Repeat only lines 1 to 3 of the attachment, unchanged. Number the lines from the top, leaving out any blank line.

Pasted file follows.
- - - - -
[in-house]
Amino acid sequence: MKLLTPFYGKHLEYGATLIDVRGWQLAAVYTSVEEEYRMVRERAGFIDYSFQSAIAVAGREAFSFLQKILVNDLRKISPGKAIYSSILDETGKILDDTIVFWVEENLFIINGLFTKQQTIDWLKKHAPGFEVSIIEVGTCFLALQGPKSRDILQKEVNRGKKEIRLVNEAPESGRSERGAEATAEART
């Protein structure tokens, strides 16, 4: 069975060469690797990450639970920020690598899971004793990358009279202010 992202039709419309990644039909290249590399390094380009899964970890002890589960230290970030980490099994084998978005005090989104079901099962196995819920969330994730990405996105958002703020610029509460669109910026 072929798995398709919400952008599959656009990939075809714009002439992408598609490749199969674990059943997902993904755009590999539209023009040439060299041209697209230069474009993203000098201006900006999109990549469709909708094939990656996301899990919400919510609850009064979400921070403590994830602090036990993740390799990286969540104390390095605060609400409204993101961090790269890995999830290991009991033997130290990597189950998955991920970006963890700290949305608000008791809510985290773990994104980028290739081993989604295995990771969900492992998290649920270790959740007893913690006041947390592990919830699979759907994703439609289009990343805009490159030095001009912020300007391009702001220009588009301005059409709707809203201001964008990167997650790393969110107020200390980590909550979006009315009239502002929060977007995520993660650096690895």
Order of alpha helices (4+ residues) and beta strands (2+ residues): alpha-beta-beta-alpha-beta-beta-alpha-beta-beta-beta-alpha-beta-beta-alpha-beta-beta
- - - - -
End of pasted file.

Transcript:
[in-house]
Amino acid sequence: MKLLTPFYGKHLEYGATLIDVRGWQLAAVYTSVEEEYRMVRERAGFIDYSFQSAIAVAGREAFSFLQKILVNDLRKISPGKAIYSSILDETGKILDDTIVFWVEENLFIINGLFTKQQTIDWLKKHAPGFEVSIIEVGTCFLALQGPKSRDILQKEVNRGKKEIRLVNEAPESGRSERGAEATAEART
């Protein structure tokens, strides 16, 4: 069975060469690797990450639970920020690598899971004793990358009279202010 992202039709419309990644039909290249590399390094380009899964970890002890589960230290970030980490099994084998978005005090989104079901099962196995819920969330994730990405996105958002703020610029509460669109910026 072929798995398709919400952008599959656009990939075809714009002439992408598609490749199969674990059943997902993904755009590999539209023009040439060299041209697209230069474009993203000098201006900006999109990549469709909708094939990656996301899990919400919510609850009064979400921070403590994830602090036990993740390799990286969540104390390095605060609400409204993101961090790269890995999830290991009991033997130290990597189950998955991920970006963890700290949305608000008791809510985290773990994104980028290739081993989604295995990771969900492992998290649920270790959740007893913690006041947390592990919830699979759907994703439609289009990343805009490159030095001009912020300007391009702001220009588009301005059409709707809203201001964008990167997650790393969110107020200390980590909550979006009315009239502002929060977007995520993660650096690895």